Unlike the earlier days, there is a slew of VC and Private Equity (PE) firms ready to fund good ideas and patient enough to keep on supporting with new investments till break-even is attained. The MBA colleges should encourage right from day one of the curriculum to encourage their students to make the right use of these investment funds. This is possible if entrepreneur aspirations are evoked.
- The will to succeed is paramount in business
If a job is not giving the desired growth, the person will simply leave it. Even if they are riding high, another tempting offer will make them shift over. However, the entrepreneur will always strive to tide over bad times.
- Setting up of incubator cells
Most of the MBA schools have started incubator and start-up cells to help their students in availing seed funding help so that they can set up their ventures.
- Placement cells
The MBA schools and colleges’ alumina and placement cells encourage their former students to start their ventures.
The last seven to eight years have seen a major shift in the thinking process of the current breed of MBA managers. The statistics also would point to this. It is estimated through a survey of 2017, that about 83% of the workforce population would prefer to have their own business. This is much higher than the 53% global average.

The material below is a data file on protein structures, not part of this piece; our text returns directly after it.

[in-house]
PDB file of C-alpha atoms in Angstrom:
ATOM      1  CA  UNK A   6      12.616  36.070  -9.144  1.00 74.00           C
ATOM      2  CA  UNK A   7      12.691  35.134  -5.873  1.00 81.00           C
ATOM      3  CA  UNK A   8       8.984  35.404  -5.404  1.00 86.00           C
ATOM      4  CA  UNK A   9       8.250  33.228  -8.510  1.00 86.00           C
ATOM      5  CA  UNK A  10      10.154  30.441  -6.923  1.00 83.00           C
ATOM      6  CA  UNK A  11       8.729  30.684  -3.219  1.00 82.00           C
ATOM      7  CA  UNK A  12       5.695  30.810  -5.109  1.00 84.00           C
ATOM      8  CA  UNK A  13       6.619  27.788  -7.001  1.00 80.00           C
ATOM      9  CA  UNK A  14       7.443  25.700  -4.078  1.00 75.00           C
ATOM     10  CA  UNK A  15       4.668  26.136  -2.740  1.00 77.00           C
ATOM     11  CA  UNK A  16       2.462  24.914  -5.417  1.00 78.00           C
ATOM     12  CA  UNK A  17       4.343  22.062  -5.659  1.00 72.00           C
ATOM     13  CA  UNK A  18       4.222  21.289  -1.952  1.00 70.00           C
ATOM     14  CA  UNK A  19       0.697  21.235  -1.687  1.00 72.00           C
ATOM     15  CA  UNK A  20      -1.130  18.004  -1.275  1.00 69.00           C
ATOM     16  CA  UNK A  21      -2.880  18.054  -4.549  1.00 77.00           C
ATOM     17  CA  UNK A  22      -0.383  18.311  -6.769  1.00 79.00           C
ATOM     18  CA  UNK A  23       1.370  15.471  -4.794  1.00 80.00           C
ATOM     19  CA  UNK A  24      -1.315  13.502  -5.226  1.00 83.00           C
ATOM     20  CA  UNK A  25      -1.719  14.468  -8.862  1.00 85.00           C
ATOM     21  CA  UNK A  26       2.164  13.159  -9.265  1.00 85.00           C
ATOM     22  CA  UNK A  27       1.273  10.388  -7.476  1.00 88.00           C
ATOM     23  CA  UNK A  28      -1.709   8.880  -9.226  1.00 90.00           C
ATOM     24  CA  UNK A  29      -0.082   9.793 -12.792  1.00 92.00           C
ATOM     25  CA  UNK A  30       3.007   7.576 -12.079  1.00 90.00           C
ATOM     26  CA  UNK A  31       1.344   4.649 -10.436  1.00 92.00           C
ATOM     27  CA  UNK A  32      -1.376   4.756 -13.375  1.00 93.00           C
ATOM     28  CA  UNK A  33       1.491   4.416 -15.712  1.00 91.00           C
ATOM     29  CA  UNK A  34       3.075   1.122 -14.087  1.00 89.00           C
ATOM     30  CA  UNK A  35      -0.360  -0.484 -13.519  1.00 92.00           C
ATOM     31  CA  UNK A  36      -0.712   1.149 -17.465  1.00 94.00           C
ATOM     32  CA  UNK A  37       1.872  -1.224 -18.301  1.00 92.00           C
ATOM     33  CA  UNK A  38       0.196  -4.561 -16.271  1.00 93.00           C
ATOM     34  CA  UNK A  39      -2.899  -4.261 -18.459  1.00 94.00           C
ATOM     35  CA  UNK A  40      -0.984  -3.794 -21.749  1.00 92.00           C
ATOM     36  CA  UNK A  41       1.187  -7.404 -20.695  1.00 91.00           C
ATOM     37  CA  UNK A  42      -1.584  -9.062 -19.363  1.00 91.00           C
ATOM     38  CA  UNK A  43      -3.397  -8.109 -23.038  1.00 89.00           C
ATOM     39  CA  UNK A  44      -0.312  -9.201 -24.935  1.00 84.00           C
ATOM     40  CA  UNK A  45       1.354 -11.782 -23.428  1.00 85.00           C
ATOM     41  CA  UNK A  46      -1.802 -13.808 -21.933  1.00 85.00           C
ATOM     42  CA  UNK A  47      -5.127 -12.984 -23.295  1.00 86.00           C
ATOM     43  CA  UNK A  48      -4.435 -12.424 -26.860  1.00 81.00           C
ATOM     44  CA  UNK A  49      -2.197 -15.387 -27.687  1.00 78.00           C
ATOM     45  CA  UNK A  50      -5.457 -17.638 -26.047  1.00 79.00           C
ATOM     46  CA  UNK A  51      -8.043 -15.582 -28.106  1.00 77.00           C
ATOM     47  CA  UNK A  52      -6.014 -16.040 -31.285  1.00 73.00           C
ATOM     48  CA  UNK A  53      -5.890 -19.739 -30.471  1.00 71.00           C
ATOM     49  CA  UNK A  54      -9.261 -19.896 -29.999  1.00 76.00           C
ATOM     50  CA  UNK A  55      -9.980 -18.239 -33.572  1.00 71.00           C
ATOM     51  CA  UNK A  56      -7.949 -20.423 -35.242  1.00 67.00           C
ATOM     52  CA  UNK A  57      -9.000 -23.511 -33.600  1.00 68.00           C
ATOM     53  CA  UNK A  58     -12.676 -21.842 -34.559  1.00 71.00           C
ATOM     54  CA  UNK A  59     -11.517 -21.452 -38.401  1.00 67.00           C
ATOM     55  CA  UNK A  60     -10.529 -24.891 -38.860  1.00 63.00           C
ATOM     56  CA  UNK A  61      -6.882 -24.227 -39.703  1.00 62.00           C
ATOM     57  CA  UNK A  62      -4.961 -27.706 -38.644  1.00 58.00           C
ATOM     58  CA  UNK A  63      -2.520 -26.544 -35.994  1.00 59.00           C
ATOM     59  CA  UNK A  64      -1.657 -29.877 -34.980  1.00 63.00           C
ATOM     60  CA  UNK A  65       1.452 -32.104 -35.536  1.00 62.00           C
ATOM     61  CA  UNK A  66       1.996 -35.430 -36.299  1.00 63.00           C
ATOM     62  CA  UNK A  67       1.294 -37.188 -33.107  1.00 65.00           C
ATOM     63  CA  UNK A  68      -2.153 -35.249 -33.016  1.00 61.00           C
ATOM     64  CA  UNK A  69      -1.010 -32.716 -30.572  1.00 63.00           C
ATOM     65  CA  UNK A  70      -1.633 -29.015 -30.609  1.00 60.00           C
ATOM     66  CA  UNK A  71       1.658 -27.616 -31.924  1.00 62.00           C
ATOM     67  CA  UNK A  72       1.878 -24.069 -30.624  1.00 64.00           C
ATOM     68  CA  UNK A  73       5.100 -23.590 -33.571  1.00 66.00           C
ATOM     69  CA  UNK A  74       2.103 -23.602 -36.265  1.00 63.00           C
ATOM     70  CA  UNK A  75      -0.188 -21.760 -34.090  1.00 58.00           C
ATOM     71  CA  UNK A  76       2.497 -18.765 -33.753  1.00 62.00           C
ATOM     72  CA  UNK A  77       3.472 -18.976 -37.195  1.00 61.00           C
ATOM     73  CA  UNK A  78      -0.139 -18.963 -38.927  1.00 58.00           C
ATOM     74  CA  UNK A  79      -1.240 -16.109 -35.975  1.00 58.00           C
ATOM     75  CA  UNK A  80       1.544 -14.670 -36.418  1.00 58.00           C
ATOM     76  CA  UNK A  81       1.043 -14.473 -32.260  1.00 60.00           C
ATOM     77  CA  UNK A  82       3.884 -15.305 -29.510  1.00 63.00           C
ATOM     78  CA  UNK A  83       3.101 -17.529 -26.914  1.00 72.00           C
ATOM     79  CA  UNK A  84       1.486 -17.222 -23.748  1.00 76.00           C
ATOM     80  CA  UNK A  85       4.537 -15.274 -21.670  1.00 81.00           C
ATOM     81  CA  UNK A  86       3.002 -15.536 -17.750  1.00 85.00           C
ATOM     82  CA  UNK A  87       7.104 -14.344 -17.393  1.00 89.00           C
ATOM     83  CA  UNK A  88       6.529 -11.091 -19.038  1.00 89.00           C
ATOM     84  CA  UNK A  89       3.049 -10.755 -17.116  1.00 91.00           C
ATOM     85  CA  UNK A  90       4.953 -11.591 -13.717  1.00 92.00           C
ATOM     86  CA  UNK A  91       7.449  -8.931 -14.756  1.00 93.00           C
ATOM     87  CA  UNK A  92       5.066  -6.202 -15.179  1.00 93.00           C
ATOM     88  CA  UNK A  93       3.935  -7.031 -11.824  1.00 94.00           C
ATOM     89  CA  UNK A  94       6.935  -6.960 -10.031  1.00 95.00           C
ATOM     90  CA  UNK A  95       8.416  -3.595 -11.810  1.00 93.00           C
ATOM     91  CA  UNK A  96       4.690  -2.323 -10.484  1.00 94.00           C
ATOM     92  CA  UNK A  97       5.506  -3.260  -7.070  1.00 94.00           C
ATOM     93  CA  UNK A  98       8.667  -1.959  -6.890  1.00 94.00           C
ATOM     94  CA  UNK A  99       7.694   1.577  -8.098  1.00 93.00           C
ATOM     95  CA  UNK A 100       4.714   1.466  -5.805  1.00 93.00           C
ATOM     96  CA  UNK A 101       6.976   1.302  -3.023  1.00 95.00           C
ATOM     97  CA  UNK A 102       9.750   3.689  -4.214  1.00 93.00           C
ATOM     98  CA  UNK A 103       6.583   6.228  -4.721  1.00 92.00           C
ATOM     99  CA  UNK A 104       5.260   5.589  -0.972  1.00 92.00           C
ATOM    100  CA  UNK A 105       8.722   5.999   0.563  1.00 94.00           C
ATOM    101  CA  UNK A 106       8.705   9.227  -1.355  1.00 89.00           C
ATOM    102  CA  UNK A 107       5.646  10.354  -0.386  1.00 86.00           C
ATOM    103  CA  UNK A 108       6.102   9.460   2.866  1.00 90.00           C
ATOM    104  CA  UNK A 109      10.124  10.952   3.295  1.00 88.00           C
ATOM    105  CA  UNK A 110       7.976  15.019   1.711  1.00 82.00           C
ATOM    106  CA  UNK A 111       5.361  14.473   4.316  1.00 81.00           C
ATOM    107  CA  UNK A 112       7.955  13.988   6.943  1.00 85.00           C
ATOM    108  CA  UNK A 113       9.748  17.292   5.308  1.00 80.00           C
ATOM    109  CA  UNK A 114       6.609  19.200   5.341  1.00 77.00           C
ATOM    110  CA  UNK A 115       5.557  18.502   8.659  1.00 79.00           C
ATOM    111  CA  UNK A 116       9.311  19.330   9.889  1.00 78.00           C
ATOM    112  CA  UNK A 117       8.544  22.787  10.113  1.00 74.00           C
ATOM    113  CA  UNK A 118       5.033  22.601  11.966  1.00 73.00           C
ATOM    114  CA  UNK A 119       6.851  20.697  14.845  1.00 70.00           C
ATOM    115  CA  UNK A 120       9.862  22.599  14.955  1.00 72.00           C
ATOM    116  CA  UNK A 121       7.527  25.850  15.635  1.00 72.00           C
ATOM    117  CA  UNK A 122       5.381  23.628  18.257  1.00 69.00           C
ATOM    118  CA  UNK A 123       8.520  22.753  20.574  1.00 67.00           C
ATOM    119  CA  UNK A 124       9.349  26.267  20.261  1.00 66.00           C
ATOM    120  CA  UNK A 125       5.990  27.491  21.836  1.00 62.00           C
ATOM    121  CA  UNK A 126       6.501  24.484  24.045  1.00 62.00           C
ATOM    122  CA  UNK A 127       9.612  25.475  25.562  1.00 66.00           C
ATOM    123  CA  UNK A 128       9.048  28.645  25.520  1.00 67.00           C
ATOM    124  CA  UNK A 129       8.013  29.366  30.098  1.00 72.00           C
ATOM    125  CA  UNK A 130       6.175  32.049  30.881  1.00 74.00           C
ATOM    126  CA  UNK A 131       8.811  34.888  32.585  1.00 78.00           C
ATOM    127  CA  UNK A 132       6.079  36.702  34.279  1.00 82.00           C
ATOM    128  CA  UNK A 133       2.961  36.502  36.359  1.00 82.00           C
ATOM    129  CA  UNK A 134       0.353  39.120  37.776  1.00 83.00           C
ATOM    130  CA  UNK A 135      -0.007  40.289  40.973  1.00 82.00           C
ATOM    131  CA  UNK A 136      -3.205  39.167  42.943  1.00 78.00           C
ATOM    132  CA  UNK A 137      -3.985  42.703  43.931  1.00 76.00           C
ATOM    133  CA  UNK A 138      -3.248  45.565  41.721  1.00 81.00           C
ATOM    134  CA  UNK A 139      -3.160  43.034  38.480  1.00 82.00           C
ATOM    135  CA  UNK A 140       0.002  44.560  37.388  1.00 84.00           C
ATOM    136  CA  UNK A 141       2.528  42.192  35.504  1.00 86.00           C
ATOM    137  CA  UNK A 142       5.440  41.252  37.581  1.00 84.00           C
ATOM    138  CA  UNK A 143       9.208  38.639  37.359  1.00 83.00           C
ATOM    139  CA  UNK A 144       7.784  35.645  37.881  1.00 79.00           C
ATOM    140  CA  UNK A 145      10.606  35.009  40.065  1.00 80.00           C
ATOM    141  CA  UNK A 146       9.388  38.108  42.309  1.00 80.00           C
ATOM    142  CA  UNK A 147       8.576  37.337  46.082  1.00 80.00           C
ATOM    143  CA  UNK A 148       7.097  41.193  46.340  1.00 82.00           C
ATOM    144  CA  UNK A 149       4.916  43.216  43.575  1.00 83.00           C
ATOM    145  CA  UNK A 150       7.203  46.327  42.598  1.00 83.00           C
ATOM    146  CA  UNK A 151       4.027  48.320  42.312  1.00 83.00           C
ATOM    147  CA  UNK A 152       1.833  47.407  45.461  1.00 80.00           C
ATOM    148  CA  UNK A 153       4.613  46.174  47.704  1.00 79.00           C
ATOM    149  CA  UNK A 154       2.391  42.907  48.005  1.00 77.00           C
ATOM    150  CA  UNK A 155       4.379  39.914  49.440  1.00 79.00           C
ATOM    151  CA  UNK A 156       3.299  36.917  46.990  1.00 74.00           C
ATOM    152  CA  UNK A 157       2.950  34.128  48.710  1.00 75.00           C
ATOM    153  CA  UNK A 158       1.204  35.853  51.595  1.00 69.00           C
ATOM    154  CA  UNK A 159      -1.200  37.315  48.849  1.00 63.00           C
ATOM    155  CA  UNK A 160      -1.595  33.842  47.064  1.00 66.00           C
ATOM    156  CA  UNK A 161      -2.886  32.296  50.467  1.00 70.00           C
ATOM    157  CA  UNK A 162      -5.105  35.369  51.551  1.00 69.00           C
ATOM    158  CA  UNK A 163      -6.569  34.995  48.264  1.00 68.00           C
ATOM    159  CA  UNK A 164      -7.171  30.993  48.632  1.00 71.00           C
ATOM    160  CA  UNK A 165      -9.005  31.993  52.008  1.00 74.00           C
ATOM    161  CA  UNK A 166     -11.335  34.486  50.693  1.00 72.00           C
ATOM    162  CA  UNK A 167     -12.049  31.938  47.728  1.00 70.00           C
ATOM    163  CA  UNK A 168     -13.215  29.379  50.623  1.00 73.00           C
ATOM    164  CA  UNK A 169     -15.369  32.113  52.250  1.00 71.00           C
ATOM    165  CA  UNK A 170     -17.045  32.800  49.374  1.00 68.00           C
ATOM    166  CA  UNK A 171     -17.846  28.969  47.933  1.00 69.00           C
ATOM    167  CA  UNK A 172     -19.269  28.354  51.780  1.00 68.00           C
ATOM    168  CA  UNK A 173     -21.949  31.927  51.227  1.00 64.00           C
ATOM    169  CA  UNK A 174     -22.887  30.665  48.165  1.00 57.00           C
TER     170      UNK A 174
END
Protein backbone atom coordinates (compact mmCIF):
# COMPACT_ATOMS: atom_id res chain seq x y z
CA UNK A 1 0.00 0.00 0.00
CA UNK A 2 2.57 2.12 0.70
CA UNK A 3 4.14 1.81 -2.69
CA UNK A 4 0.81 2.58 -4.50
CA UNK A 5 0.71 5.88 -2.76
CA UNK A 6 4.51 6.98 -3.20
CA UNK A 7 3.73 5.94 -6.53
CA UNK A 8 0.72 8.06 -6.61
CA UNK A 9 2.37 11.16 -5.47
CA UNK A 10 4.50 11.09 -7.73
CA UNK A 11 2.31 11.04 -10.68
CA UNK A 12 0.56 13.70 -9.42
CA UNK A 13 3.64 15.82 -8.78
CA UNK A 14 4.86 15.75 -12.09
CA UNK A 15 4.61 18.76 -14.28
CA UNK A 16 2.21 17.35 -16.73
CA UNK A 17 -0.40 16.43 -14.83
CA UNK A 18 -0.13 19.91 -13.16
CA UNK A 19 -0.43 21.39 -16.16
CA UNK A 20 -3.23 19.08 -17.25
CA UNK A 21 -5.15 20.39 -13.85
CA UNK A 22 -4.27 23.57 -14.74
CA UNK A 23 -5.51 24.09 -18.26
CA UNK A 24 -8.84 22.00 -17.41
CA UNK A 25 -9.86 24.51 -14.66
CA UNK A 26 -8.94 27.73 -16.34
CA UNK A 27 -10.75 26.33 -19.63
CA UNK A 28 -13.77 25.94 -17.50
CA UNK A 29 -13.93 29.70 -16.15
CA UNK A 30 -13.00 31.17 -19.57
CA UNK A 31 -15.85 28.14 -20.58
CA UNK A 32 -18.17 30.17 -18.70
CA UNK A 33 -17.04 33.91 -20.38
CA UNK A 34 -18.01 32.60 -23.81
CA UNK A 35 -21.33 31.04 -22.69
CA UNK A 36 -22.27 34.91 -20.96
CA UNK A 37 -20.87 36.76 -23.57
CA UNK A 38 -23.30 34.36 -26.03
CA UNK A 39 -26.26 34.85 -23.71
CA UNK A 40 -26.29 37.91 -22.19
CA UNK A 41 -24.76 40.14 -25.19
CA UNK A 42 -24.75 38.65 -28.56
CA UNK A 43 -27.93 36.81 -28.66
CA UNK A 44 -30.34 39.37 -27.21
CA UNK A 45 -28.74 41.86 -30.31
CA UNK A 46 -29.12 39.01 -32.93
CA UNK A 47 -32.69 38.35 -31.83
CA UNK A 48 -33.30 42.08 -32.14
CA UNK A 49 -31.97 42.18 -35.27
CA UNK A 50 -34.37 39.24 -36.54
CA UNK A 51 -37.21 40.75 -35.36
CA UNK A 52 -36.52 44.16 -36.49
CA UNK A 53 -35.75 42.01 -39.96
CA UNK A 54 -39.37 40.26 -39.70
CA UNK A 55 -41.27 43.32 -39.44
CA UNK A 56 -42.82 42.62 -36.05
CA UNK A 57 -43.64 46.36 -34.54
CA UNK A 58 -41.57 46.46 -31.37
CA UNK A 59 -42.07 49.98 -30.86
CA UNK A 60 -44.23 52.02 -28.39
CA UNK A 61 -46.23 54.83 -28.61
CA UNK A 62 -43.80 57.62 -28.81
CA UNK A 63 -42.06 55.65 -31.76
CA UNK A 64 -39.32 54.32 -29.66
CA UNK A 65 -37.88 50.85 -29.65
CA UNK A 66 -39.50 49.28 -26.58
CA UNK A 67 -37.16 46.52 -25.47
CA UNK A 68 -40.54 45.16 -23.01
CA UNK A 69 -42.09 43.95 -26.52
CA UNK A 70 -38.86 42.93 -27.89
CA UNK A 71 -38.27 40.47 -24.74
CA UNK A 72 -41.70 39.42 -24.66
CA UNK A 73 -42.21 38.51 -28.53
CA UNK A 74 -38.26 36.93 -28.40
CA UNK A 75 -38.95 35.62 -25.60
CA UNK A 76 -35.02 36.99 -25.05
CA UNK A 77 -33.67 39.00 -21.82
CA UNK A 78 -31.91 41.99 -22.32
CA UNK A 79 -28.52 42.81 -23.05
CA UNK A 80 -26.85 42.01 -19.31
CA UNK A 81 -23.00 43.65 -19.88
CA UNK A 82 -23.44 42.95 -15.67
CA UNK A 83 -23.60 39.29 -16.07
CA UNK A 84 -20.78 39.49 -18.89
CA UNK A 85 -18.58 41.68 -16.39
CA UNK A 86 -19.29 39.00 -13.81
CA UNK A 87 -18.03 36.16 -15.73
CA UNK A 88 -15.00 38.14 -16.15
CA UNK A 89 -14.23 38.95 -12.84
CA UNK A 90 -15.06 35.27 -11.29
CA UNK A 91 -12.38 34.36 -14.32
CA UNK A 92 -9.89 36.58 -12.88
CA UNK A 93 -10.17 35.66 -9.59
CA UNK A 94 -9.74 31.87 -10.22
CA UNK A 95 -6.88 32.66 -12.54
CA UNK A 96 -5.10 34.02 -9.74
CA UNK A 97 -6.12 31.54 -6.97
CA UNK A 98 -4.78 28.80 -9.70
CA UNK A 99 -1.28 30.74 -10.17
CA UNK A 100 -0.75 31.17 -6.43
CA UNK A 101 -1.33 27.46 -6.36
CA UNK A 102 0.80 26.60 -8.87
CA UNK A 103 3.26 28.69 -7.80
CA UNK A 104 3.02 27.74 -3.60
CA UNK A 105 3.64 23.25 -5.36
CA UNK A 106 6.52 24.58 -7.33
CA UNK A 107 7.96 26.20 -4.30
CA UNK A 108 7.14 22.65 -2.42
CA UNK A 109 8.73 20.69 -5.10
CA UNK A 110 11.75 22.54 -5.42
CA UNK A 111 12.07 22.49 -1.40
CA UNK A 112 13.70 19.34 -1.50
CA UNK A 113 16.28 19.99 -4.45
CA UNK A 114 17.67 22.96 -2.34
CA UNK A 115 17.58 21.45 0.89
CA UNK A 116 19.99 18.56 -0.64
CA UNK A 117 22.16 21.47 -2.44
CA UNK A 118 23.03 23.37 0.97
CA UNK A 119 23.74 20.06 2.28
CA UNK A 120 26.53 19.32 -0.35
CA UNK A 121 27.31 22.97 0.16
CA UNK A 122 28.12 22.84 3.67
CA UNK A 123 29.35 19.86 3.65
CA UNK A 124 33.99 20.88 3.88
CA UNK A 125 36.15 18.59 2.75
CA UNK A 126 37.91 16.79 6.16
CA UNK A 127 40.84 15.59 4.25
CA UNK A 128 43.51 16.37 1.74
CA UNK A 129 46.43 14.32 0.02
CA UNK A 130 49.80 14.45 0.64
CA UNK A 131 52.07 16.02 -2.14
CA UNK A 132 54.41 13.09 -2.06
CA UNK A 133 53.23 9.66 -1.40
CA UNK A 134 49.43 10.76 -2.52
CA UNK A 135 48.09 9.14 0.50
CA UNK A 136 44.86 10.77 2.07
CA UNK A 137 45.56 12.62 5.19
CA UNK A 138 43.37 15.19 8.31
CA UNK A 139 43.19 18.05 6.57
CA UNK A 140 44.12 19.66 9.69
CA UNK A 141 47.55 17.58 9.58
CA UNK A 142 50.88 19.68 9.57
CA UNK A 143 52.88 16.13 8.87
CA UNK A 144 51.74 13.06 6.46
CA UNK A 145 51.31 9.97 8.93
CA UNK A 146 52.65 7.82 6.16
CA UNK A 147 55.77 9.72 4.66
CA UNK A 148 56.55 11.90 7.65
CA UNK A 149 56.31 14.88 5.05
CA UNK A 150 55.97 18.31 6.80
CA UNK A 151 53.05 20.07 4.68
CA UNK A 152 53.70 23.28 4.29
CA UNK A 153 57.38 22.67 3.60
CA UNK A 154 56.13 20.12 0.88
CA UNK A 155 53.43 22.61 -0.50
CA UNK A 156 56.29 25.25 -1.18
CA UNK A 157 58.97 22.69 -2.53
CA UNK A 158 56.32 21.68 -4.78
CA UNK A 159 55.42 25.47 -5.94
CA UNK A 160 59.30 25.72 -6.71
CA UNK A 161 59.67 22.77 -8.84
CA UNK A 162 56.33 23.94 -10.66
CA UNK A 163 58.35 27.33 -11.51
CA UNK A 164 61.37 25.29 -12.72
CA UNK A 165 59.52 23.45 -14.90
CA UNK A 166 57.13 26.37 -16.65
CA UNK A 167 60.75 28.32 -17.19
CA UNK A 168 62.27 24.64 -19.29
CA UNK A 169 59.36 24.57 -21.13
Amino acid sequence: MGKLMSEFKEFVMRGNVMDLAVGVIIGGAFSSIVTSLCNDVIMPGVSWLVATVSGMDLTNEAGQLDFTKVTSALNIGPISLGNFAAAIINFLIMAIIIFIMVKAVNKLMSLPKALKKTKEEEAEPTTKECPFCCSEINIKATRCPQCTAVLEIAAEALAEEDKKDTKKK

The internet age and online buying or influencing trends have brought in a slew of start-up companies in every sector. The daily app usage for virtually every product or service is giving mass reach across the country.
Social media, of course, is there to offer information, opinion, and even guidance. Add to this the fact that the top B-Schools are taking every step to churn out bright entrepreneurs with the idea and the zeal to make it successful.
The net result of all this is the slow but sure dawn of the entrepreneur.